Education and training are drivers of economic mobility and opportunity. CLASP works to strengthen federal and state education and training policy to ensure that low-wage workers and low-income individuals can enter and advance in the labor market, and to make sure that American businesses have access to workers with skills they need to compete. Transitional jobs, career exploration, job placement, and access to work supports such as child care also are essential for helping individuals get better jobs, succeed in education and training, and advance along a career pathway.

CLASP also develops and advocates for policies that connect individuals with low basic skills to postsecondary education and jobs that pay family-sustaining wages. Learn more about our Center for Postsecondary and Economic Success (C-PES) initiative.

Mar 3, 2015  |  PERMALINK »

U.S. Department of Education Responds to OECD Survey with Strategies to Transform Adult Learning

By Lauren Walizer

Responding to our nation’s disappointing results in the Organisation of Economic Co-operation and Development’s (OECD) Survey of Adult Skills, the U.S. Department of Education released a report last Tuesday that details its vision for transforming adult learning in the United States. In “Making Skills Everyone’s Business: A Call to Transform Adult Learning in the United States,” the Department acts on the survey results along with other recent changes in the adult education and workforce landscape, namely the recent passage of the Workforce Investment and Opportunity Act of 2014 (WIOA) and the White House’s Ready to Work report, to develop comprehensive strategies that will be ripe for “synergy, amplification, and investment.”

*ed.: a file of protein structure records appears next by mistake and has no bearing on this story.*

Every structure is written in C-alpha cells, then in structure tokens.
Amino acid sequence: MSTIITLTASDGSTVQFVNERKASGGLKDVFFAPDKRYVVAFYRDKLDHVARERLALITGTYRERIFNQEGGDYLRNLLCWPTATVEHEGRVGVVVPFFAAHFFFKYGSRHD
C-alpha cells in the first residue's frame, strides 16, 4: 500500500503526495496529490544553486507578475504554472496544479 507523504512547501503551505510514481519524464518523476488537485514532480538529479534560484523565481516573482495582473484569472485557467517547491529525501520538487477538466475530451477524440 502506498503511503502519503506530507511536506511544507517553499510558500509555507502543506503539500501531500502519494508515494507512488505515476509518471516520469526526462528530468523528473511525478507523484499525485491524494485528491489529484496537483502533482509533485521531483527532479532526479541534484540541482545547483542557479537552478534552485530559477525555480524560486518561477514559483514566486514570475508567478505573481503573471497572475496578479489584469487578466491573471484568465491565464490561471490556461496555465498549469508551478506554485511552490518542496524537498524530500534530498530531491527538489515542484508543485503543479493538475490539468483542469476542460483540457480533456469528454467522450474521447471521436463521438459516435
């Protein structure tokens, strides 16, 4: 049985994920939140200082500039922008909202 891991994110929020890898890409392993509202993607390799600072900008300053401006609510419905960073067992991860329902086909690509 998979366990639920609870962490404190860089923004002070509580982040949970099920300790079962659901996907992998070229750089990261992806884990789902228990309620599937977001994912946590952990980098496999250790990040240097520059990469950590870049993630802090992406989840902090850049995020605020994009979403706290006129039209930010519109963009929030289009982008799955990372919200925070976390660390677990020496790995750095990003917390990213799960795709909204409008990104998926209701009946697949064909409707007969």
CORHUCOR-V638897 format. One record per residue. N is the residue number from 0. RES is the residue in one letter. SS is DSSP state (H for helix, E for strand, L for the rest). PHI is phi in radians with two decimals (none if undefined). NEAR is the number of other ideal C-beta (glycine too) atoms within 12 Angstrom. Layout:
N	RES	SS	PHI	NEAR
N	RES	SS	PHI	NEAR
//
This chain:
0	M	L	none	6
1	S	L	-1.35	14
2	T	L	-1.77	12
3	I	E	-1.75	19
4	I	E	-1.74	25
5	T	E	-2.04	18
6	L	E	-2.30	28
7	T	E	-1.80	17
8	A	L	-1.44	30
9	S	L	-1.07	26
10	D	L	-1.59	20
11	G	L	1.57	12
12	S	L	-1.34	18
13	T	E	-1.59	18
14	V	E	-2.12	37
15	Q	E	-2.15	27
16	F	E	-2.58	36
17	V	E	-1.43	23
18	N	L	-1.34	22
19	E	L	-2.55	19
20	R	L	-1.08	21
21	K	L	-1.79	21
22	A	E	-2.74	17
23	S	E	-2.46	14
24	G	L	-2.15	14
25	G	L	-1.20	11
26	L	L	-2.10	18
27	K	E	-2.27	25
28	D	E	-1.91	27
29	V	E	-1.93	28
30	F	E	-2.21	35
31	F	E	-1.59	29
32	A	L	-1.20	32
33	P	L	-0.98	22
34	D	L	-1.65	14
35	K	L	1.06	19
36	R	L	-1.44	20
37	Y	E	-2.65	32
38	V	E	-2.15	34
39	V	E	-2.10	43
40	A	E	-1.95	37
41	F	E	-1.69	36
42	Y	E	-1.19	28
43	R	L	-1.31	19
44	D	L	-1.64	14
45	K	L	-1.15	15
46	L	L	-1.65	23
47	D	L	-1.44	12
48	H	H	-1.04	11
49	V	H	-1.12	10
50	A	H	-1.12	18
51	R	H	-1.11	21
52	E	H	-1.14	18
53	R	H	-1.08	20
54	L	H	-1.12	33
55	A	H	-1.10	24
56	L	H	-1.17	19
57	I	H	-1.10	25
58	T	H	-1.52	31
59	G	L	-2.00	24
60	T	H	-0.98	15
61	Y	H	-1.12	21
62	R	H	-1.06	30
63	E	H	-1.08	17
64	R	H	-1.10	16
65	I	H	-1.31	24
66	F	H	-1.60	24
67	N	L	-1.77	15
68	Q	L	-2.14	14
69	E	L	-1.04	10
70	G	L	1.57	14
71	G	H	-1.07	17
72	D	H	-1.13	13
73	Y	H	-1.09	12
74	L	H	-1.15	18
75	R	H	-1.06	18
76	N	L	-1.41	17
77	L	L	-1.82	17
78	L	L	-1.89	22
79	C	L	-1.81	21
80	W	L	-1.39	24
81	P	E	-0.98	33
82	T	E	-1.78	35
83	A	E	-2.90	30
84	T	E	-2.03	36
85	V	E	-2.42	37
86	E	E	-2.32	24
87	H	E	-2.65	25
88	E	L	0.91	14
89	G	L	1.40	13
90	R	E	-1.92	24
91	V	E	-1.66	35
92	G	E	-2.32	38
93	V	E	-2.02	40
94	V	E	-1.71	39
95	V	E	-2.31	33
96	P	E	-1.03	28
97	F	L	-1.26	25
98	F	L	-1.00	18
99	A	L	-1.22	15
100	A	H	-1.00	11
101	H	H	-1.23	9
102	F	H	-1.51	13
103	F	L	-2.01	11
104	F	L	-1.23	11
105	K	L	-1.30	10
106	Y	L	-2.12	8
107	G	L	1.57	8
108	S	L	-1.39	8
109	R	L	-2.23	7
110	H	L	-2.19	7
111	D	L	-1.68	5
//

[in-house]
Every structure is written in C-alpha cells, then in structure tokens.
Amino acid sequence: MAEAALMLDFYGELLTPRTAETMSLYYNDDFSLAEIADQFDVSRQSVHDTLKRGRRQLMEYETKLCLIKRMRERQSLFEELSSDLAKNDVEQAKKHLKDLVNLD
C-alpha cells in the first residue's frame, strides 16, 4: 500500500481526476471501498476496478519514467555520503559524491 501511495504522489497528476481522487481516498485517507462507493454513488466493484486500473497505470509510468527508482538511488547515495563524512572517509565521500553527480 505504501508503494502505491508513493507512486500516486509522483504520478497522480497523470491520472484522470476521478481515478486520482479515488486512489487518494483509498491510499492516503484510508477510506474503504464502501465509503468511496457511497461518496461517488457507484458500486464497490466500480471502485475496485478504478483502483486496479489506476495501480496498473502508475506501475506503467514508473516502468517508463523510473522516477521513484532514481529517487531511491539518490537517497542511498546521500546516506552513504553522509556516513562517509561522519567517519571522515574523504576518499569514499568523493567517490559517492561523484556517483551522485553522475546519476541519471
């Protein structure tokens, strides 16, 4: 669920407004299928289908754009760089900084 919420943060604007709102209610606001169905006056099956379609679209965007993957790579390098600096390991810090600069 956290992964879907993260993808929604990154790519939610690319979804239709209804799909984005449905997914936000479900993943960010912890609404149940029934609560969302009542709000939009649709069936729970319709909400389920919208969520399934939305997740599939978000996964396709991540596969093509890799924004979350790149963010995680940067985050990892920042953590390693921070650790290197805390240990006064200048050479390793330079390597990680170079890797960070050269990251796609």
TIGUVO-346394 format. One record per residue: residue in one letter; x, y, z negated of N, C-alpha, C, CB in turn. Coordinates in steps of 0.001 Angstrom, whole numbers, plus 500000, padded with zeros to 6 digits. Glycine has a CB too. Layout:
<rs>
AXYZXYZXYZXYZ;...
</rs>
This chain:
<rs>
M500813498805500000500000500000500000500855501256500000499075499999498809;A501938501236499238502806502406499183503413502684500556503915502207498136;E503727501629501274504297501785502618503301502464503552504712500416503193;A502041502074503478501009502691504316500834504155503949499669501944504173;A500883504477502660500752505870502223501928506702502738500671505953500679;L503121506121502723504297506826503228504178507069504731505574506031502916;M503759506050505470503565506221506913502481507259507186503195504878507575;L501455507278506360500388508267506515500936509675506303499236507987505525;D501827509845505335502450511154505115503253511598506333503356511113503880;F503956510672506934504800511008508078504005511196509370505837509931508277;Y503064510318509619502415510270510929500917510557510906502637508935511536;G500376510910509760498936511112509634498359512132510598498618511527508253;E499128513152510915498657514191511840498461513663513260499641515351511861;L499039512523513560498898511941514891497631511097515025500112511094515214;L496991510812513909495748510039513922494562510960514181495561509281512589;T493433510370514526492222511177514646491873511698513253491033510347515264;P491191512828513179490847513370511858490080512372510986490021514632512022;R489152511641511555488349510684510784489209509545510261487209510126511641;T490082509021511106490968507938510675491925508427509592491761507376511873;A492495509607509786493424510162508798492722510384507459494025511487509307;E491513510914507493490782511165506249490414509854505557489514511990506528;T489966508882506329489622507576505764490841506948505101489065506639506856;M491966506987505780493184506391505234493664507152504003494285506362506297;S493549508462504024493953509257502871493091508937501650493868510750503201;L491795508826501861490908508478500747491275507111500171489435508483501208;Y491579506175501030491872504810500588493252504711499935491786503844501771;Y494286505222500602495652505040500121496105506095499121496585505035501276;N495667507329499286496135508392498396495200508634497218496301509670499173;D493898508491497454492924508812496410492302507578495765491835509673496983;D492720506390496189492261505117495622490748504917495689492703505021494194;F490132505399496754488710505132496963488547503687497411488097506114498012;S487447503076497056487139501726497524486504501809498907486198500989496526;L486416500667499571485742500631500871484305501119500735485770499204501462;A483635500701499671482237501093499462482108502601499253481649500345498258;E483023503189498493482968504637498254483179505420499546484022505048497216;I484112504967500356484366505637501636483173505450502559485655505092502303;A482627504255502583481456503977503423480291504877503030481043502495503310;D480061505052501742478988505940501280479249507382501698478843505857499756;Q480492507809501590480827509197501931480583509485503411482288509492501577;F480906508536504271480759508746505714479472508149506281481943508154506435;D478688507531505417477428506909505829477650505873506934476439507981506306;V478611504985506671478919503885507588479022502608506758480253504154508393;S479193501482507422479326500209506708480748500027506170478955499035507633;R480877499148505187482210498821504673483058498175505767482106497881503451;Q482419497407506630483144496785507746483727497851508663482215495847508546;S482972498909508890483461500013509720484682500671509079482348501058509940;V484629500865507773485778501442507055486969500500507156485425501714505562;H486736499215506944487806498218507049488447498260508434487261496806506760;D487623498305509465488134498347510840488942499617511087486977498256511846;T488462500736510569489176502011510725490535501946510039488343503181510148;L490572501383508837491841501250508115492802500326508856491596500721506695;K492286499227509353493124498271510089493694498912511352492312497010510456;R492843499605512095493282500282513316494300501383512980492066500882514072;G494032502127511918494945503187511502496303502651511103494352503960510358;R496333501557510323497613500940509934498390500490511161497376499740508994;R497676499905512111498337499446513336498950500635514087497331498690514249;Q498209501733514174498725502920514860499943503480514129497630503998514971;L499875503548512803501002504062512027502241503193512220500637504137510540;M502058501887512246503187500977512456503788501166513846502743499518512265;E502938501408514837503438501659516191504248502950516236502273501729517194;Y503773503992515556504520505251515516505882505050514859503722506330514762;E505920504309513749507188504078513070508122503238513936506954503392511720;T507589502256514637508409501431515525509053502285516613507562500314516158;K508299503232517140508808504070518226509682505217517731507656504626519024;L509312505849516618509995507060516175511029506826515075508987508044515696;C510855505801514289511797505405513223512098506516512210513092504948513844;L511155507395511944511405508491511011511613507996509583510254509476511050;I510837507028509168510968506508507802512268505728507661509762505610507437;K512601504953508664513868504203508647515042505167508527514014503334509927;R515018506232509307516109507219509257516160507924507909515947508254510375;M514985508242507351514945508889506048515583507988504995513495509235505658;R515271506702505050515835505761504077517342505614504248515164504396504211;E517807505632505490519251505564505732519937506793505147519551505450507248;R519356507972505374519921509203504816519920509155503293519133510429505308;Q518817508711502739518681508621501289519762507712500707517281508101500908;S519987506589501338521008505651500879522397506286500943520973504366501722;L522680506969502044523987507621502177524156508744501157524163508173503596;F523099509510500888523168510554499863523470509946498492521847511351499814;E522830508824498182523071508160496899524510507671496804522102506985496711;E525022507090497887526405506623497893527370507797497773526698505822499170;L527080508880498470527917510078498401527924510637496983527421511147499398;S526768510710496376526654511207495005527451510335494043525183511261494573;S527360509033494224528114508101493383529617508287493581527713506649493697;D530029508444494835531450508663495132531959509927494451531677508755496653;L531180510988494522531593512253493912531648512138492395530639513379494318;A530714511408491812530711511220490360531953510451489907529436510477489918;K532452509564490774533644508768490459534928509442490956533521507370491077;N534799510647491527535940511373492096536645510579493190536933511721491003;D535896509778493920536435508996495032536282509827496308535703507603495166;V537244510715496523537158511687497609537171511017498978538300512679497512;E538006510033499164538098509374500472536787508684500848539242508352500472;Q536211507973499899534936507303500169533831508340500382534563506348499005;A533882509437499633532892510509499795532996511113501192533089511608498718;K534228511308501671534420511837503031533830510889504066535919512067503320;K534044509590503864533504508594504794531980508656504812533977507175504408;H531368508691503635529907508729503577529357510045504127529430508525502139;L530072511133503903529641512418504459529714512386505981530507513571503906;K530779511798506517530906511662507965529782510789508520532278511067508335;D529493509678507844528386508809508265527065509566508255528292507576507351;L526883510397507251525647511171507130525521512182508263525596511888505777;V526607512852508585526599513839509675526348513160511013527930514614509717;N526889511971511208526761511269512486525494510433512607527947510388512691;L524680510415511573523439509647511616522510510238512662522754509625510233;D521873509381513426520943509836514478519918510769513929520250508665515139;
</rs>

The highlight of the report is the Department’s seven strategies for improving adult learning and skill development.  We applaud both the breadth of the current adult education landscape addressed in these recommendations and the Department’s commitment to improving it. Several of the proposed strategies closely connect to our work at CLASP, including promoting expanded use of career pathways, emphasizing “no wrong door” approaches for youth and adult services, and improving opportunities and outcomes for low-income and under-served minorities. CLASP encourages the Department to consider also incentivizing workforce development partners to implement these strategies through the development of a truly shared accountability system.

In our original post about the Survey of Adult Skills’ release in 2013, CLASP called for policymakers to use the survey’s results as an impetus to redesign the nation’s inadequate skills development system. This international skills survey underscores the need for action, as adults in the United States were ranked 16th in literacy, 21st in numeracy, and 14th in problem solving using technology, out of 24 advanced countries. Improvements in this field would not only upgrade adults’ basic skills, but also promote innovation and workforce success, creating opportunities for individuals to begin or continue postsecondary training.

The Department offers a comprehensive and strategic response. Now it’s up to all of us from the worlds of government, education, policy, advocacy, business, labor, philanthropy, and nonprofits to do our part to put these strategies into action.  CLASP is committed to redoubling our efforts to improve adult learning so that poor and low-income individuals gain the basic skills they need to reach economic security.

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